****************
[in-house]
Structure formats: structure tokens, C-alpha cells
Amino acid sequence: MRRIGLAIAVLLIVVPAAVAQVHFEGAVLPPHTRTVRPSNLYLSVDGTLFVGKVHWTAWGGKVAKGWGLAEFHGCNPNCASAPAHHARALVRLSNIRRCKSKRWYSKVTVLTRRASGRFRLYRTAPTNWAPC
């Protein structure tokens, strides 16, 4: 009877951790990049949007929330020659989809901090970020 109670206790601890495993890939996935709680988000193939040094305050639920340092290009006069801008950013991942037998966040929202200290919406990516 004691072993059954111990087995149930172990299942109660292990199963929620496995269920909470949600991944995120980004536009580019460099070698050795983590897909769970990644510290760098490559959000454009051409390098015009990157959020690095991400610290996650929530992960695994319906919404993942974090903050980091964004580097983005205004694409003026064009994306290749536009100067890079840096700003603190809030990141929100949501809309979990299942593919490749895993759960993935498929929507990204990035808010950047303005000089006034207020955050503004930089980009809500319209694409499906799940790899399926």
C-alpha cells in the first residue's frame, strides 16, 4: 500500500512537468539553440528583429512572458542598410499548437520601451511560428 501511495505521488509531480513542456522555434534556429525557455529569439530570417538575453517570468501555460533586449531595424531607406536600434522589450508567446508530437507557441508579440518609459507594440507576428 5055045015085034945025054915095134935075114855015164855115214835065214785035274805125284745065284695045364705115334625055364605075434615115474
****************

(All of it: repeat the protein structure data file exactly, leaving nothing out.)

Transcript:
[in-house]
Structure formats: structure tokens, C-alpha cells
Amino acid sequence: MRRIGLAIAVLLIVVPAAVAQVHFEGAVLPPHTRTVRPSNLYLSVDGTLFVGKVHWTAWGGKVAKGWGLAEFHGCNPNCASAPAHHARALVRLSNIRRCKSKRWYSKVTVLTRRASGRFRLYRTAPTNWAPC
């Protein structure tokens, strides 16, 4: 009877951790990049949007929330020659989809901090970020 109670206790601890495993890939996935709680988000193939040094305050639920340092290009006069801008950013991942037998966040929202200290919406990516 004691072993059954111990087995149930172990299942109660292990199963929620496995269920909470949600991944995120980004536009580019460099070698050795983590897909769970990644510290760098490559959000454009051409390098015009990157959020690095991400610290996650929530992960695994319906919404993942974090903050980091964004580097983005205004694409003026064009994306290749536009100067890079840096700003603190809030990141929100949501809309979990299942593919490749895993759960993935498929929507990204990035808010950047303005000089006034207020955050503004930089980009809500319209694409499906799940790899399926």
C-alpha cells in the first residue's frame, strides 16, 4: 500500500512537468539553440528583429512572458542598410499548437520601451511560428 501511495505521488509531480513542456522555434534556429525557455529569439530570417538575453517570468501555460533586449531595424531607406536600434522589450508567446508530437507557441508579440518609459507594440507576428 5055045015085034945025054915095134935075114855015164855115214835065214785035274805125284745065284695045364705115334625055364605075434615115474